Published: March 02, 2022 • 2 min read
Not ready for work: “Let’s add social login to our website”.
Ready for work: “Logged-out customer sees Google login button,” with detailed acceptance criteria.
So, how do we get there?
I think the most important factor to consistent delivery is understanding the work. When you understand the work, you build better and faster. You build what the stakeholder wants. In this post, I’ll explain how I go from a vague idea to a deliverable unit of work.
It starts with a question: “What is the why?” What’s the point? How does this help the customer and the business? In the military this is called Commander’s Intent. Communicating it to each individual contributor is crucial.
Following the Agile tradition, I call deliverable units of work stories. When I write a story, I follow the Behavioral-Driven-Design, or Gherkin, syntax:
This is formulaic, but it works. Why? It forces a user-first mindset. Focusing on the user dramatically increases the chances of building the right thing. And, BDD builds acceptance criteria into the story. Driving the work into this format preemptively resolves much miscommunication.
Grooming meetings are where I write these stories. During grooming, I try to think about edge cases. What does the UI look like when the data is empty? What does it look like in an error condition? What kind of user behavior should we anticipate? What’s the mobile and tablet experience? How does it work on a slow, or absent internet connection? Try to imagine your feature resilient from every reasonable angle.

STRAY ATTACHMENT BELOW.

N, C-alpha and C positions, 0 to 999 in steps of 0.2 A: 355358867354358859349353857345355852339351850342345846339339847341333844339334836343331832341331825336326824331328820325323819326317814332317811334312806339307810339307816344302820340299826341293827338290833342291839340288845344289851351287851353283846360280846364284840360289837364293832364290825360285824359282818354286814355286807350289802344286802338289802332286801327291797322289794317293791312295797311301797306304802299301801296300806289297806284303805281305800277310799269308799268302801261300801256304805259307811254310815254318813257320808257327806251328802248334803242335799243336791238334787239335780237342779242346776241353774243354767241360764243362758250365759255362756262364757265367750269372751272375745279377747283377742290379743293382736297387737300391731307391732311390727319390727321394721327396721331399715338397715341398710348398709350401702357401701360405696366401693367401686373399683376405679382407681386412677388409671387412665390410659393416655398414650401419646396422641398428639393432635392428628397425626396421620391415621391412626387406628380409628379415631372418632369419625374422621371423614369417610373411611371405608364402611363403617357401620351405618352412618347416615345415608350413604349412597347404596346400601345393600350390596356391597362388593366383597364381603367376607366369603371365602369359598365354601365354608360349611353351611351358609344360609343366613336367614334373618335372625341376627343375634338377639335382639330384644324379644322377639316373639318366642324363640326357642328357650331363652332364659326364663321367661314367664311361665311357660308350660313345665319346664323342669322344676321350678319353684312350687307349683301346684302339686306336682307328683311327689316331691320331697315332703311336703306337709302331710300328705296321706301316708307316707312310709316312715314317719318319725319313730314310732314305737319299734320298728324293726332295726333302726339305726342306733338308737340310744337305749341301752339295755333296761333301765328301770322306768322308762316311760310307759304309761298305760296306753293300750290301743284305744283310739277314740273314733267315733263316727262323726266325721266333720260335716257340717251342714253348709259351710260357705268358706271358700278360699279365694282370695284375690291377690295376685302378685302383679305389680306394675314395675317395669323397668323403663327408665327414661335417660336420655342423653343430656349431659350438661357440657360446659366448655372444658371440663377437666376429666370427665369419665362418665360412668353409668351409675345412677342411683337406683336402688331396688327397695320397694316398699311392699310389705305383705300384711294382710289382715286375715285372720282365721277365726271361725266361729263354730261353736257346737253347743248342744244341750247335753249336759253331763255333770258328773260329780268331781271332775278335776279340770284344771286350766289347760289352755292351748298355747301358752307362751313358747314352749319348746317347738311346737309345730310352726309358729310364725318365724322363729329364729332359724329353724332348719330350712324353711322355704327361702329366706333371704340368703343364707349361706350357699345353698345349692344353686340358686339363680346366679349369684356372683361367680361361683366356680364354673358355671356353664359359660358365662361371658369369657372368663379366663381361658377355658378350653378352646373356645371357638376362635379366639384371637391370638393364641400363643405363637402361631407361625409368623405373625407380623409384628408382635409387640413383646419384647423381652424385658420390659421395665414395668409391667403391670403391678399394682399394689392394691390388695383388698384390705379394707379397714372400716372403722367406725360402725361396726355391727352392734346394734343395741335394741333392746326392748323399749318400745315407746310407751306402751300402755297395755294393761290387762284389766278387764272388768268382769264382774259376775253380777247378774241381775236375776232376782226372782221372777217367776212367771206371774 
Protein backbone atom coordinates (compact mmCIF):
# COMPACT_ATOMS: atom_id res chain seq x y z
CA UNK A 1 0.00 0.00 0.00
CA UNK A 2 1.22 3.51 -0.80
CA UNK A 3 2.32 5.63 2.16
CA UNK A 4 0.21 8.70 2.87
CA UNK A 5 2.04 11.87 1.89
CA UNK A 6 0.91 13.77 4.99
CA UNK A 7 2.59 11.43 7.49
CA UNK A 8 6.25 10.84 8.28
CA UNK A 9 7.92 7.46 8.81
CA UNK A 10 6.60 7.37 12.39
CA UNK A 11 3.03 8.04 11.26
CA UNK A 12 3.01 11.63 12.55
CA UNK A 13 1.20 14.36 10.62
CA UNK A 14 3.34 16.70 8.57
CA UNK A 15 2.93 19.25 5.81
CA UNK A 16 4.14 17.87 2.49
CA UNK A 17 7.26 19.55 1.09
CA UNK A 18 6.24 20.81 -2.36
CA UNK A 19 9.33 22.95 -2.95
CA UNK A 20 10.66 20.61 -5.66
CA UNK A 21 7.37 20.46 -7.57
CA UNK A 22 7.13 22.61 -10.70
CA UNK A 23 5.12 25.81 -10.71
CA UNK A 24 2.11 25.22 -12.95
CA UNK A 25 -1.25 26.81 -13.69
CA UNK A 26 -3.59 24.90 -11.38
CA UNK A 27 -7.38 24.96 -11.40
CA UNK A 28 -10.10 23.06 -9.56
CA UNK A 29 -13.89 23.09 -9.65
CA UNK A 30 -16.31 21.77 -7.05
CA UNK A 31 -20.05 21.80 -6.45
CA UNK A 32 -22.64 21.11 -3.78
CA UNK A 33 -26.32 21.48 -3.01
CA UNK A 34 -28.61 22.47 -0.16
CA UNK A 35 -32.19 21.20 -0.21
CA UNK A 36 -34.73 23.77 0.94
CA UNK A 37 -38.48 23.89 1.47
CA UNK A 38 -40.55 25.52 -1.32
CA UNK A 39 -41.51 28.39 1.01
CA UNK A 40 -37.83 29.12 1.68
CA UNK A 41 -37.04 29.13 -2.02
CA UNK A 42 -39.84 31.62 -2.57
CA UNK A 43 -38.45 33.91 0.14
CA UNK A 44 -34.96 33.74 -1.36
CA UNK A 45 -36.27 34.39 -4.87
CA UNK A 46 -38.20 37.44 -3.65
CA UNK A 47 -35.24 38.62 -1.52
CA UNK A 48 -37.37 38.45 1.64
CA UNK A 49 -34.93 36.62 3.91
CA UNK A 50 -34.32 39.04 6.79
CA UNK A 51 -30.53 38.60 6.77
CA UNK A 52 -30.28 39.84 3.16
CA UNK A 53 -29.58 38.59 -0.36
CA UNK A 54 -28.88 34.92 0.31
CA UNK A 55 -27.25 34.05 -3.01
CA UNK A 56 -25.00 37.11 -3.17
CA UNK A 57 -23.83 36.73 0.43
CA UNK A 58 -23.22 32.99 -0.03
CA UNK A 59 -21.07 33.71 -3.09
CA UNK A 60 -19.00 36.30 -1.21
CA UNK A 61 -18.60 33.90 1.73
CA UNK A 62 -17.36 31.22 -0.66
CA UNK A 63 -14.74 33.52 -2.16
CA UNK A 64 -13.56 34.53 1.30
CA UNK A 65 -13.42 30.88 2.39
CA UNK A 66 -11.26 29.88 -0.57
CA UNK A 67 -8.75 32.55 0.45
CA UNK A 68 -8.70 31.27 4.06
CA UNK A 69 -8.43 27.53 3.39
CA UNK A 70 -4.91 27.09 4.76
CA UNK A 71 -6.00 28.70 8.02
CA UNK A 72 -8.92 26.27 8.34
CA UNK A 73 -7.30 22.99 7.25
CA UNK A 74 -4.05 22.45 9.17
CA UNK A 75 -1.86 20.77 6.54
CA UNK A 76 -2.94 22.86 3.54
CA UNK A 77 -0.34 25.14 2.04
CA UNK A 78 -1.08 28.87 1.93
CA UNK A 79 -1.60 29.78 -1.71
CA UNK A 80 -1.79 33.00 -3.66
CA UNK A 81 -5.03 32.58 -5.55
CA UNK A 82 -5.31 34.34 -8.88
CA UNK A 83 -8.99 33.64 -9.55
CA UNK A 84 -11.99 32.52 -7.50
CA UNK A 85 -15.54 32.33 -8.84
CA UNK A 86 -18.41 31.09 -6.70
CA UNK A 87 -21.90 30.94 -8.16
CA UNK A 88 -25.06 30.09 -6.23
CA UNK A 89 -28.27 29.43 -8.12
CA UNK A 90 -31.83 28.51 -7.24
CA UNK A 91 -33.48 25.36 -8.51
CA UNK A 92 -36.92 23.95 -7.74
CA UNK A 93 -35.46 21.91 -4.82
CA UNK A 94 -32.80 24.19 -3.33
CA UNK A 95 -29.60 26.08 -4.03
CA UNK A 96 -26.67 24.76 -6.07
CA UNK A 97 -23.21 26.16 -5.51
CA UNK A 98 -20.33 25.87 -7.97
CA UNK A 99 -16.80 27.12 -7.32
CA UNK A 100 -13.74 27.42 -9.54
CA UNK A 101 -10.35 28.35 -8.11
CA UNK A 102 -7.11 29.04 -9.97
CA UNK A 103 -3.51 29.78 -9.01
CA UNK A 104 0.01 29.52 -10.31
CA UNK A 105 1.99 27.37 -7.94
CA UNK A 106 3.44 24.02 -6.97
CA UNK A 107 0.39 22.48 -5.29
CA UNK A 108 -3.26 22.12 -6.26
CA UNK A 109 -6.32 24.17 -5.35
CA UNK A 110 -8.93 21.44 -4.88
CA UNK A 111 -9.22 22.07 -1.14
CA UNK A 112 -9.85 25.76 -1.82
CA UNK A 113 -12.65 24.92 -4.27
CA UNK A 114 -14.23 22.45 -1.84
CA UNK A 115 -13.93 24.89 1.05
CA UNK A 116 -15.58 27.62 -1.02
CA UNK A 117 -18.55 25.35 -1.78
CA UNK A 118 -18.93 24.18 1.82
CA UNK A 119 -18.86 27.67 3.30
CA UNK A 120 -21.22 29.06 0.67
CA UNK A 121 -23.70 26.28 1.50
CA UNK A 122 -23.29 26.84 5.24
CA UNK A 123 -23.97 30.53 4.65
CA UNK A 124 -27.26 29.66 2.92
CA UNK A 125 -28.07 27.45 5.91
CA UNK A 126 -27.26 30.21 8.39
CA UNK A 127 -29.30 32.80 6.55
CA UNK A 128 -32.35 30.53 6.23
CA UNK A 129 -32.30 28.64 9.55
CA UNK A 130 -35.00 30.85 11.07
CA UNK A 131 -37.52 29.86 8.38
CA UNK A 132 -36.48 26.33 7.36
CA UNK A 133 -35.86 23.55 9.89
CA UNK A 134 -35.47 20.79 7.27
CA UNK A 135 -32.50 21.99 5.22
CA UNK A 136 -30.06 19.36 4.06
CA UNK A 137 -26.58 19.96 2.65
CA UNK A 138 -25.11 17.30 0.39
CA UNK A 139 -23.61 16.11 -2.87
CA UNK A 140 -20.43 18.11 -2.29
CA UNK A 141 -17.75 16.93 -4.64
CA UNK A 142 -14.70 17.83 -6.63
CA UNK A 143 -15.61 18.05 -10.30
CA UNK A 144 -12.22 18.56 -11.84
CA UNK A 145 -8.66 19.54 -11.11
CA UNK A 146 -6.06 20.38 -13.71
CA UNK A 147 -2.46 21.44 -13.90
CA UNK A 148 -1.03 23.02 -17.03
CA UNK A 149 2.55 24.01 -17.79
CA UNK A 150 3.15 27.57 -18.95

Grooming includes pointing, where we estimate the complexity of the story. This is another opportunity to clarify the work. If someone proposes an outlier estimation, let them explain their rationale to expose misunderstandings or assumptions.
If I still don’t understand the work, I’ll build a prototype. This can be as simple as a Code Sandbox or as complex as a functioning application. Build it fast and simply, as a proof of concept.
You don’t have to do all of these steps every time. If they seem to complex, imagine spending months building the wrong thing. Great developers rarely waste time on the wrong thing because they create processes where unclear work never makes it to the assembly line.
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Blog of Jake Worth, software engineer in Maine.